US-SA Trade Relations and AGOA

  • Date: Tuesday, 24 January 2017
  • Time: 13h30-16h00
  • Venue: TIPS Boardroom, 234 Lange St, Nieuw Muckleneuk, Pretoria
  • Main Speakers: Faizel Ismail, Malose Letsoalo, Christopher Wood, Tinashe Kapuya
  • For enquiries or to register please contact:

Presentation and Panel Discussion:

Faizel Ismail – TIPS and UCT: AGOA - A Game of Chicken

Malose Letsoalo – Department of Trade and IndustrY

Christopher Wood – TIPS: Making the Best of AGOA through Export Promotion Policies

Tinashe Kapuya - Agricultural Business Chamber: An Agriculture Industry Perspective


The importance of exporting to the US for any developing country cannot be downplayed. Exports to the largest economy in the world along with various support measures has been of cruciall importance to countries such as Japan and South Korea during their industrialisation, more recently for China. The Africa Growth and Opportunities Act (AGOA) recognises the potential benefits of the US market and is a mechanism to encourage African economies to export into that market. While AGOA is a unilateral agreement by the US it gives benefits to the recipient countries and also is a means to encourage investment by US firms into Africa. The potential to support industrial development is therefore significant and is part of the motivation to extend AGOA by 10 years. Outside of the oil exporters, South Africa is the largest exporter through AGOA. South Africa exports value added products including automotive components and vehicles through AGOA. The recently adopted AGOA, however, specifically required a review of South Africa, mainly as a result of the requirement for poultry and pork imports from the US into the country. The poultry issue has been resolved and a number of compromises reached. The threat of the provisions of the Act that could exclude South Africa still remain. The benefits of South Africa being part of AGOA are applicable to both South Africa and the US,; it is therefore desirable on the side of both countries to find the compromises that would enable that.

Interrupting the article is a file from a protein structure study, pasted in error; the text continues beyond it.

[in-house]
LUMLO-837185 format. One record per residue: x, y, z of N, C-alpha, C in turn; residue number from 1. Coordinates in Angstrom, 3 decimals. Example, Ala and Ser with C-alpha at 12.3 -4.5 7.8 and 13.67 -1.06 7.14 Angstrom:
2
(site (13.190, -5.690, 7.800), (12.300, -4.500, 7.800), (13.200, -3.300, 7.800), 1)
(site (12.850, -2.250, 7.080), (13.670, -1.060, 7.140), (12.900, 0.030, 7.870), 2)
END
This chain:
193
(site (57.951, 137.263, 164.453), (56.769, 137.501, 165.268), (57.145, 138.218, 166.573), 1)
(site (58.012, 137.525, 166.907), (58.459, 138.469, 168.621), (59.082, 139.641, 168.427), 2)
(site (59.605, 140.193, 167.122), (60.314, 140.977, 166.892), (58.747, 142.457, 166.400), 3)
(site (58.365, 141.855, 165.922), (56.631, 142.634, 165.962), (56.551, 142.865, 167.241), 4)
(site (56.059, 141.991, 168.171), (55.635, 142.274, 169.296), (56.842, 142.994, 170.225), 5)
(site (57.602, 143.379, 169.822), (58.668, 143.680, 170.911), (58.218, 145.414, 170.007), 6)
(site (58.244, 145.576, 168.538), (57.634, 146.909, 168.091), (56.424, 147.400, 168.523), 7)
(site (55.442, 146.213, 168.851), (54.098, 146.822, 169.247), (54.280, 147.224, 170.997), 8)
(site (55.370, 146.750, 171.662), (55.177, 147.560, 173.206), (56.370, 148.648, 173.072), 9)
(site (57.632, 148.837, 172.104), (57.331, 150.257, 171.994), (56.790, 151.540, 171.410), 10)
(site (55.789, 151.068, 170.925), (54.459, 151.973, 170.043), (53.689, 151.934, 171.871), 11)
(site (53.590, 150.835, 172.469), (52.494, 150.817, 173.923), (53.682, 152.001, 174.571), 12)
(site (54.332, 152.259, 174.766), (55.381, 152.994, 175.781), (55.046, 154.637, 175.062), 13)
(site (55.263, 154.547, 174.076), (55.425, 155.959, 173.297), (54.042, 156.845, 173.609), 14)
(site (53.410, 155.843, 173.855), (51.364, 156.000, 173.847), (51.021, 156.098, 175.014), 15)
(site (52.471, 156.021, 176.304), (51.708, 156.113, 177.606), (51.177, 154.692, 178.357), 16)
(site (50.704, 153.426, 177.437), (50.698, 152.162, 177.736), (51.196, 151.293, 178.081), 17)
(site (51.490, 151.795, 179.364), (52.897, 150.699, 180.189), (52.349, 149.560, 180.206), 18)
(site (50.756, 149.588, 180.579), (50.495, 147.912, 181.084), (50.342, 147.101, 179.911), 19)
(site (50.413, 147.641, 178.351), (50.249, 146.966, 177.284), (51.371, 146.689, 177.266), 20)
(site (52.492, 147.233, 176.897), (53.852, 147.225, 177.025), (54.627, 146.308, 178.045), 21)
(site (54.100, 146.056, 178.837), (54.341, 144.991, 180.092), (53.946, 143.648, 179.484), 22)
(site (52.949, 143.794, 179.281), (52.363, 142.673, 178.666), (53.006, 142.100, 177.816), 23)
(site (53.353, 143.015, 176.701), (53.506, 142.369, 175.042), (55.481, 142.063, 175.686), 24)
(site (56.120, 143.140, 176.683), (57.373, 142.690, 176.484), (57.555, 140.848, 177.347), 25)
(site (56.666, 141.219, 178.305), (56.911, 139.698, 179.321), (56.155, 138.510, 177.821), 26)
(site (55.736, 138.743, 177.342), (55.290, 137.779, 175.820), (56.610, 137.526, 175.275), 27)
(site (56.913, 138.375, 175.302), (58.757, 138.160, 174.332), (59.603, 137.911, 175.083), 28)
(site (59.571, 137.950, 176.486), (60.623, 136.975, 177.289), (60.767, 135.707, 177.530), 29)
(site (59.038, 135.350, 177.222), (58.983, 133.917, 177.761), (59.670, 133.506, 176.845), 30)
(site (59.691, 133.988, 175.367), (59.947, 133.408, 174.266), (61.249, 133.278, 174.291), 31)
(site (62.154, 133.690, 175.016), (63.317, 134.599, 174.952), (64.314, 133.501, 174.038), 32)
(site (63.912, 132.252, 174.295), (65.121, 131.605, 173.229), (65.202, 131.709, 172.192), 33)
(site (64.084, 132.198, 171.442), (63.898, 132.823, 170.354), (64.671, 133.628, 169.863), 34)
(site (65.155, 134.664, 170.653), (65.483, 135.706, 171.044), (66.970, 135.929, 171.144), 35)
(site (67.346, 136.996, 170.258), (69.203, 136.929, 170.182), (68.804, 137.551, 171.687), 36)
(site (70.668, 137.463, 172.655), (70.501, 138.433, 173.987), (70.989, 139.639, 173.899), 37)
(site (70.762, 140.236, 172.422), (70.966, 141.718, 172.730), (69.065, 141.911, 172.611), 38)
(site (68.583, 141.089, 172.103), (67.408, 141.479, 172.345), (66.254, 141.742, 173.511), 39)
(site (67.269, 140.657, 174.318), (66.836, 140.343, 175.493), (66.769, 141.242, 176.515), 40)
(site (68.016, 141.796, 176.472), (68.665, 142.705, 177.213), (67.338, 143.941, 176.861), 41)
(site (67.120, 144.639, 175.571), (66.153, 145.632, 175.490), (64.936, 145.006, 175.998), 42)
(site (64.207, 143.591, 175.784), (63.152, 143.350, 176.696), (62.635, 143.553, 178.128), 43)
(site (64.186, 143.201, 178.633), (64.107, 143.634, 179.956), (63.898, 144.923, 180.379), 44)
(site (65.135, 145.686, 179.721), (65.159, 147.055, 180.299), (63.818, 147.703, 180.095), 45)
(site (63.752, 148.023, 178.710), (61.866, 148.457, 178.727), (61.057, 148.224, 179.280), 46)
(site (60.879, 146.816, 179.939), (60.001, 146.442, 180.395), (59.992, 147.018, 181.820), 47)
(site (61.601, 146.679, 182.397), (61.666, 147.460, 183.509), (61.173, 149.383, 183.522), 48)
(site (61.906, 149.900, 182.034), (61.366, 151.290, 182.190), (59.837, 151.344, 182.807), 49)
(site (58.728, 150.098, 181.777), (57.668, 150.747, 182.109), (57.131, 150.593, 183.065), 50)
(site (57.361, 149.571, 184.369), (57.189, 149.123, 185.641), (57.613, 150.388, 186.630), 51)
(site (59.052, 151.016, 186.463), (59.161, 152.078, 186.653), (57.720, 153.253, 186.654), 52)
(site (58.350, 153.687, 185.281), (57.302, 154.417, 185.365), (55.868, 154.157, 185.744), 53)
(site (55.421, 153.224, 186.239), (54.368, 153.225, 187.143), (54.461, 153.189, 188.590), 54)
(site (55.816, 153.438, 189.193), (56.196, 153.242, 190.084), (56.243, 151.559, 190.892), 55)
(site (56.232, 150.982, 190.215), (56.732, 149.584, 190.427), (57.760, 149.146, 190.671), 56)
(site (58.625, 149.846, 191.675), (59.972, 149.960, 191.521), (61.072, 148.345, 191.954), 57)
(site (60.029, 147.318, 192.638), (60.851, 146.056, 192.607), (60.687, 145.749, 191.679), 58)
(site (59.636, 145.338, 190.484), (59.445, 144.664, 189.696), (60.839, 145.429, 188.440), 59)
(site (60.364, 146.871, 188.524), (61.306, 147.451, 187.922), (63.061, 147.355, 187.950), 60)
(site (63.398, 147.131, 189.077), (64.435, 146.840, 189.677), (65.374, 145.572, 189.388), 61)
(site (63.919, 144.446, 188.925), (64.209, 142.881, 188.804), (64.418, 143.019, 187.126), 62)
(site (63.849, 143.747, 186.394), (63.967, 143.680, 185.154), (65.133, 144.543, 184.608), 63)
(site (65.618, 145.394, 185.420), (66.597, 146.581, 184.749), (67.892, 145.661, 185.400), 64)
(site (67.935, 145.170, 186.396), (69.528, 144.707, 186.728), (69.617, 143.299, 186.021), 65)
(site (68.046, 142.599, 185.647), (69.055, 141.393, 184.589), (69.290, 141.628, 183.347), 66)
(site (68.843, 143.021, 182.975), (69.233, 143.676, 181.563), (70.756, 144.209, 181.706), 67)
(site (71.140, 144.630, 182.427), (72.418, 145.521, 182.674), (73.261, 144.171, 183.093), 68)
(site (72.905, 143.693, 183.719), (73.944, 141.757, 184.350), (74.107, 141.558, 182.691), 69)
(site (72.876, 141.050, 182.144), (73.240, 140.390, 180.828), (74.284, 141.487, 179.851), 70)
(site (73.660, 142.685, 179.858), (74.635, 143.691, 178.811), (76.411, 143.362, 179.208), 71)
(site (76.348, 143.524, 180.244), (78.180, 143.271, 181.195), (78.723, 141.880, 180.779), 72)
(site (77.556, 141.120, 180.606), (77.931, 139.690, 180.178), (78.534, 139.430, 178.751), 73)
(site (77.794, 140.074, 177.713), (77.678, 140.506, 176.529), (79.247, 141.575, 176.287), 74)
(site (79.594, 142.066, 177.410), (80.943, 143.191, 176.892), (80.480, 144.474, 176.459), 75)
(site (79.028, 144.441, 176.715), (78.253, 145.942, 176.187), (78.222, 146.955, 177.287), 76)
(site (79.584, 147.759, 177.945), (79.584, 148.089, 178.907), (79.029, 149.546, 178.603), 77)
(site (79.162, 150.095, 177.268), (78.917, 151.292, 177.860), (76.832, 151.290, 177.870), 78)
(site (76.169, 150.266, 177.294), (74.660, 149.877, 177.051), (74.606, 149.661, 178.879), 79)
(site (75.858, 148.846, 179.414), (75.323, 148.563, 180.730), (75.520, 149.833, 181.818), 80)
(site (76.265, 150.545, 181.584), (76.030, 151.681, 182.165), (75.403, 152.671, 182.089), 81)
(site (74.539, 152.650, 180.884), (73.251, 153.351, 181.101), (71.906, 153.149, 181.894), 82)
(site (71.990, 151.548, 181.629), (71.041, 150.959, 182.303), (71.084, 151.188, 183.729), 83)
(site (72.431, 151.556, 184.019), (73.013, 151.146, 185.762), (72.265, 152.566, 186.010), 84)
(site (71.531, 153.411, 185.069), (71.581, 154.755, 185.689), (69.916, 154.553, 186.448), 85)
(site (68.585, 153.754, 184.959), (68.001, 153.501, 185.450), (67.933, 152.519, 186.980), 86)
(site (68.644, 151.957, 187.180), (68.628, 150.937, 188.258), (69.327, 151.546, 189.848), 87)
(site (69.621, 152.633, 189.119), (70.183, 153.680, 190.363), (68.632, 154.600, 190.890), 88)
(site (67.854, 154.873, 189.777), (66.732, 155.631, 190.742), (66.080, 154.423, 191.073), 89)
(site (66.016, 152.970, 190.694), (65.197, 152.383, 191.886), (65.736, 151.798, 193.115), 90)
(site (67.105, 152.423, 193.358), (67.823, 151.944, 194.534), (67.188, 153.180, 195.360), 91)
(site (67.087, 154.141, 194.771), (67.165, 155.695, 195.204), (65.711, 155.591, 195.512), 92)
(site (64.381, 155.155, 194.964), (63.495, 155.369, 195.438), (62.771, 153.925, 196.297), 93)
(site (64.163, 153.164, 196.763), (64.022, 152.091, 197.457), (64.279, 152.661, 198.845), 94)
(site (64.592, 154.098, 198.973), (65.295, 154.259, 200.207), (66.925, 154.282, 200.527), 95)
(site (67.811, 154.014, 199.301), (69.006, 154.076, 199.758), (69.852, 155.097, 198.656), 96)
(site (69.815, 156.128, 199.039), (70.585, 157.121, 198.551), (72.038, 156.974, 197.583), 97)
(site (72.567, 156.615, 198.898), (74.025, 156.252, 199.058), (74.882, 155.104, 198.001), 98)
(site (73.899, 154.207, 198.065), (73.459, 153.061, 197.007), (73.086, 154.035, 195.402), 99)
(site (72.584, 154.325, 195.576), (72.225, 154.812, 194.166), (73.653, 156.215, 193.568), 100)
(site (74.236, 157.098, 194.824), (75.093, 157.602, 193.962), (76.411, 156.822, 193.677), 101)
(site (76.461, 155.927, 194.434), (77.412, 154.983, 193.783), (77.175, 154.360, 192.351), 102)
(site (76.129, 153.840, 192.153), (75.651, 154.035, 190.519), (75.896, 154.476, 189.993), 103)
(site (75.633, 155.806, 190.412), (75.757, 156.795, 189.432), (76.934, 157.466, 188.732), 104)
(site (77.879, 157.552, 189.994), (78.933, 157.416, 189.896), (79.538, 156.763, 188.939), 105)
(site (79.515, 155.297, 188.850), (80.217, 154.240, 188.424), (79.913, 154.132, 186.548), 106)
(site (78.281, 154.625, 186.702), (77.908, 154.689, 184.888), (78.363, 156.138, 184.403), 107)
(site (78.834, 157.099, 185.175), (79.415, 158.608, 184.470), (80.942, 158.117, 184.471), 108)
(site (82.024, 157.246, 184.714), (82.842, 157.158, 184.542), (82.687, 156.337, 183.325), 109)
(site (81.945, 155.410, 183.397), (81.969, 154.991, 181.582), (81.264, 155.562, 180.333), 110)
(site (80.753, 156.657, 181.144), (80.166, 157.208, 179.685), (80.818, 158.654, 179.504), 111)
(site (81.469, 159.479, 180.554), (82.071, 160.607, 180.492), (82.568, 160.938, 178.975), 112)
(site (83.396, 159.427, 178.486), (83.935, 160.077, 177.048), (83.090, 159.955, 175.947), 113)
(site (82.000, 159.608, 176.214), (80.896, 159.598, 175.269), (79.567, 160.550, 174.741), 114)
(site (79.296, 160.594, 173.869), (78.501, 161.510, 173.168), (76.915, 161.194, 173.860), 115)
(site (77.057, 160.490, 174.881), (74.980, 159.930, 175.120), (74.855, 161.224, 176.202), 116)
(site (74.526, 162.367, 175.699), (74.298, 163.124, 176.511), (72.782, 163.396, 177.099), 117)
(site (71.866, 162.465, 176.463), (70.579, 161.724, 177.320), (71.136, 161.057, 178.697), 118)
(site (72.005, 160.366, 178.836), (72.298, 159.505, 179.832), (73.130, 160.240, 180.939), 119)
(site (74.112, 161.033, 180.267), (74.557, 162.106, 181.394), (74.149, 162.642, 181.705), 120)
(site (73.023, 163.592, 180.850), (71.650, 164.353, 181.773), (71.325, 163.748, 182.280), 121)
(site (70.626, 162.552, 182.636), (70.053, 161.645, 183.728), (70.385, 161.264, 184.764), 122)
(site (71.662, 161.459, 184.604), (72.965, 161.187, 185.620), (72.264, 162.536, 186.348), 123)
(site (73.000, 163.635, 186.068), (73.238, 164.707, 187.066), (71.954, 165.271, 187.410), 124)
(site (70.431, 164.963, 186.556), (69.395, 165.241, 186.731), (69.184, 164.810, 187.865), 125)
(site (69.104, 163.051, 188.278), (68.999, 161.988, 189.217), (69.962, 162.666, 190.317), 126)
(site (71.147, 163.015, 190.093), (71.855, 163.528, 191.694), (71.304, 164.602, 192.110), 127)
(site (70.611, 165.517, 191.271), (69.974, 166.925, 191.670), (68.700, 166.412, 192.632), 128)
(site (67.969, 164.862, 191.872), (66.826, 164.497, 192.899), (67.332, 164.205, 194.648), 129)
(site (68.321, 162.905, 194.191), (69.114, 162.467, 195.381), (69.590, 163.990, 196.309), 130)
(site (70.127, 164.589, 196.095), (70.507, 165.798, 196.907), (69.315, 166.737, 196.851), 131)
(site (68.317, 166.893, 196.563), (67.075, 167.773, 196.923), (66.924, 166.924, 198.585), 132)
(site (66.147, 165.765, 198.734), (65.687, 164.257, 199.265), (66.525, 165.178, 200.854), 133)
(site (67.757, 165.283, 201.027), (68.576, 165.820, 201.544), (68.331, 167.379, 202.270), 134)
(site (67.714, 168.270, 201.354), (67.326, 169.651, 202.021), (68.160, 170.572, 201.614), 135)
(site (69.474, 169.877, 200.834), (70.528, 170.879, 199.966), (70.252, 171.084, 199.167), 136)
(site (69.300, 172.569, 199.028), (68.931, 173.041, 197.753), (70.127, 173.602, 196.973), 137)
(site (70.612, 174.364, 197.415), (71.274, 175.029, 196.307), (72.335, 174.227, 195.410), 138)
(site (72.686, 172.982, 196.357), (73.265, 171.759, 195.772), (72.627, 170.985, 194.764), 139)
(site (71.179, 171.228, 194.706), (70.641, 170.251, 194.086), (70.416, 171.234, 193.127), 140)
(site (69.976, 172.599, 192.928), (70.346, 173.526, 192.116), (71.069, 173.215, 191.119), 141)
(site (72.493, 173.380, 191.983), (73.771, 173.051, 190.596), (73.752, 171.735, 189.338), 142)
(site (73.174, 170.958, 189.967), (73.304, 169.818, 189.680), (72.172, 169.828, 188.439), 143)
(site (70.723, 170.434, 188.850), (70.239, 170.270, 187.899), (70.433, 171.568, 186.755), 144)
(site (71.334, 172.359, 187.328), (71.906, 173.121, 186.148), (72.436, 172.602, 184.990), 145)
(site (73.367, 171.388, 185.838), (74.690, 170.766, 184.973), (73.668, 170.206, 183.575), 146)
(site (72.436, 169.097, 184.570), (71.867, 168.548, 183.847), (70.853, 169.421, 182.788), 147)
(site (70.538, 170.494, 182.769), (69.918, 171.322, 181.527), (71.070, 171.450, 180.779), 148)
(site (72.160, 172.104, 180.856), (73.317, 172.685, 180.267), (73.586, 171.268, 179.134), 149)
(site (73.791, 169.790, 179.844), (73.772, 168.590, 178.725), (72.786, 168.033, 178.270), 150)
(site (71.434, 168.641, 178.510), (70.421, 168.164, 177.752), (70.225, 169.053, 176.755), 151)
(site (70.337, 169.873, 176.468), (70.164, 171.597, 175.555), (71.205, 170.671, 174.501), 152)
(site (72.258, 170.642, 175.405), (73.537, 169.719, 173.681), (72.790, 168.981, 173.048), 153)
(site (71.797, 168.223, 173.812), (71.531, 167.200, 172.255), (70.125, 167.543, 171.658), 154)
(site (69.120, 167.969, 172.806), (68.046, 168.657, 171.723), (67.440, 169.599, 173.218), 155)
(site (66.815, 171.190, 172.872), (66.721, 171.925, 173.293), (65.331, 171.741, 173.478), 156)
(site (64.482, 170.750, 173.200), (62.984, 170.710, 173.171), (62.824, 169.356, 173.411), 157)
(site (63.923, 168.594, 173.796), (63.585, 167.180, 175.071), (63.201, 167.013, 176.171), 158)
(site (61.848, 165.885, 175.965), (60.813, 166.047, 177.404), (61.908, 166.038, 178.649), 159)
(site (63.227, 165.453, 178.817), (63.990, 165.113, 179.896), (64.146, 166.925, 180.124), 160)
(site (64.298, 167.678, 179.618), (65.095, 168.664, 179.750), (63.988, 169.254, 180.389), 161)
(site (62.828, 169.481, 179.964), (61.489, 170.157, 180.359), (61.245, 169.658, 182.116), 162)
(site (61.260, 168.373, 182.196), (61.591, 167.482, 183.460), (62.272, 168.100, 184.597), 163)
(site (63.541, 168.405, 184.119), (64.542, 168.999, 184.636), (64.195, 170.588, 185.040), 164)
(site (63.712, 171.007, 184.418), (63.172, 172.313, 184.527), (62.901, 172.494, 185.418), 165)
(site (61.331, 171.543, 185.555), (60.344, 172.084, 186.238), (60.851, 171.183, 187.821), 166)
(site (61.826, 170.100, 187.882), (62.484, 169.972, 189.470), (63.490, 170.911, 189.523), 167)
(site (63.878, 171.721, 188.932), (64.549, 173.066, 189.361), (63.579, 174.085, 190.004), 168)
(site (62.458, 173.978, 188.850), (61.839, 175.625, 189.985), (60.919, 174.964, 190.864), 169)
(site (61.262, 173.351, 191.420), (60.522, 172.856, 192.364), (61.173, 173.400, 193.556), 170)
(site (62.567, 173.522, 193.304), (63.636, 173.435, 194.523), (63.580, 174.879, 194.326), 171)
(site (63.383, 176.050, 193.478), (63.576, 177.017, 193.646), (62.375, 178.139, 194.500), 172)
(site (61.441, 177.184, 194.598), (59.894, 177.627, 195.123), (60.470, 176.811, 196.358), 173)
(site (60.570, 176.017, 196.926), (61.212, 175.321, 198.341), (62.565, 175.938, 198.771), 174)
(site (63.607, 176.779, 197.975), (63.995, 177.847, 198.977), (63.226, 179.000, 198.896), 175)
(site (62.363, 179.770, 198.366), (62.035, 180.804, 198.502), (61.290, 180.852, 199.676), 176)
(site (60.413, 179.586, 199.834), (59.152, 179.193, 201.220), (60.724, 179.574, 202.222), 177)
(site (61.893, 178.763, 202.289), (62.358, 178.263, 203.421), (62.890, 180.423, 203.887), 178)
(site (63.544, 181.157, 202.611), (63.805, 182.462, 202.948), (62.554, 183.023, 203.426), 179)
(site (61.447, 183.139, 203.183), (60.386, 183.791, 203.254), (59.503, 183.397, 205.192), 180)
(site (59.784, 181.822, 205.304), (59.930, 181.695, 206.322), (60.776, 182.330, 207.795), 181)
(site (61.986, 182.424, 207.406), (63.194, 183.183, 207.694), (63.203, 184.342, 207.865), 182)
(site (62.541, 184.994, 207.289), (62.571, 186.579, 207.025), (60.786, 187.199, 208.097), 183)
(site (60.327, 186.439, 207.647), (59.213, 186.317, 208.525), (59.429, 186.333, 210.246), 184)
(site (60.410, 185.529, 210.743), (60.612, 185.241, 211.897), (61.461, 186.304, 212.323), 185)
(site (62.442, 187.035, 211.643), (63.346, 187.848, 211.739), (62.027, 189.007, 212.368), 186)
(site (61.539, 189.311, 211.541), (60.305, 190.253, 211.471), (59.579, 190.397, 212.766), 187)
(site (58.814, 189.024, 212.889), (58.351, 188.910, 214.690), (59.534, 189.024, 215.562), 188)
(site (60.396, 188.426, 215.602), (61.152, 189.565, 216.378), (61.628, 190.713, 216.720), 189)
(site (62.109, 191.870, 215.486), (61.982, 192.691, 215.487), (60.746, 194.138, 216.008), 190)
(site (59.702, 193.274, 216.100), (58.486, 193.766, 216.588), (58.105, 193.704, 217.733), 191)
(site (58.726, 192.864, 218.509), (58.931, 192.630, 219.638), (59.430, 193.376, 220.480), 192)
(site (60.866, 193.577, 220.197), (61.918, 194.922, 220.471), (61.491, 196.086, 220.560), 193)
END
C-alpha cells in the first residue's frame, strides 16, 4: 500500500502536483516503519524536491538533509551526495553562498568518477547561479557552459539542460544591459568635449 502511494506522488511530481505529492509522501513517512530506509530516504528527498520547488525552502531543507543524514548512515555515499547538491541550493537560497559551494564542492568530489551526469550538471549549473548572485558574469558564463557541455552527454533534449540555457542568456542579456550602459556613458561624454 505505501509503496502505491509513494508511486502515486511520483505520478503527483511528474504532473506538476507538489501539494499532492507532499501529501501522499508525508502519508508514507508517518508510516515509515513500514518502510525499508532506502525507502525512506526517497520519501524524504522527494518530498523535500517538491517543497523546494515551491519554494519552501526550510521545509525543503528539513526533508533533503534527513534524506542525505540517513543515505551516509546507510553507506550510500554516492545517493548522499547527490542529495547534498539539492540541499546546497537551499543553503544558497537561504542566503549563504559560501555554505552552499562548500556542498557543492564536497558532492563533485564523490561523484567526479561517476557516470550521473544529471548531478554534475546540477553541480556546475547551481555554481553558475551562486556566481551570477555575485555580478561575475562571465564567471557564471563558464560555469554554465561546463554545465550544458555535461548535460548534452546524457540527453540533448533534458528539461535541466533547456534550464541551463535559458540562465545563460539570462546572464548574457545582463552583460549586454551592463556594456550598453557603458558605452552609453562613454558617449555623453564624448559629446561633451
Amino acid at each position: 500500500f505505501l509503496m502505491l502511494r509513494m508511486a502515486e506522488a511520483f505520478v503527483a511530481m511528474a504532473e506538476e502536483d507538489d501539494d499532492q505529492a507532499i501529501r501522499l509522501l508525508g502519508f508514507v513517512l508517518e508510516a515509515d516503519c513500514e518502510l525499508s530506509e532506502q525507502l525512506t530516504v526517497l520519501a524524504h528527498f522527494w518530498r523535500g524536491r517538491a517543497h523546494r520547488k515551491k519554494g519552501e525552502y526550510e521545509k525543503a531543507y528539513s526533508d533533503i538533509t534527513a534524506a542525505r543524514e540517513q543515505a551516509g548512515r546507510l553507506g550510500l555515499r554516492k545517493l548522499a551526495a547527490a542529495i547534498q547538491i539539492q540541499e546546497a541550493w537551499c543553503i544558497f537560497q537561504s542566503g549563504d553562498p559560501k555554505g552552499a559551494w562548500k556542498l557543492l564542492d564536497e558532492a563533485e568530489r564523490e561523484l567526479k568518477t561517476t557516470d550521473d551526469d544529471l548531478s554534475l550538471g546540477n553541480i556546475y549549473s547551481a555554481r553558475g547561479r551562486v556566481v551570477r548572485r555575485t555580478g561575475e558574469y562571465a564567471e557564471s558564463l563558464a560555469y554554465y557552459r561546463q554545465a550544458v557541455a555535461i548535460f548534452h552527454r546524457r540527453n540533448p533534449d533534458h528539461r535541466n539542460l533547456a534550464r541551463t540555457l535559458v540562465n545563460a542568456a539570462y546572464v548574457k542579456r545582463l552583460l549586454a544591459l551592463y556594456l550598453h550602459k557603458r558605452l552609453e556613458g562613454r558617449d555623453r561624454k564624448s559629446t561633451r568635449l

The TIPS paper to be presented also forms part of a research project undertaken for NEDLAC.


Faizel Ismail: Dr Faizel Ismail is an Adjunct Professor at the UCT School of Economics and a TIPS Research Associate. He has previously been an advisor to the dti on International Trade and Special Envoy on the African Growth and Opportunity Act and served as the Ambassador Permanent Representative of South Africa to the WTO (2010-2014).

Malose Letsoalo: Malose is the Director of Americas Bilateral Trade Relations in the International Trade and Economic Development Division (ITED) of the Department of Trade and Industry (the dti).

Christopher Wood: Chris is a TIPS economist focusing on trade and industry policy. He previously worked as a researcher in economic diplomacy at the South African Institute of International Affairs.

Tinashe Kapuya: Tinashe is the head of international trade and investment intelligence at the Agricultural Business Chamber (Agbiz). 

Date:    Tuesday 24 January2017
Time:    13h30 – 16h00
Venue:  TIPS Boardroom, 234 Lange St, Nieuw Muckleneuk, Pretoria 

RSVP by email: to confirm attendance.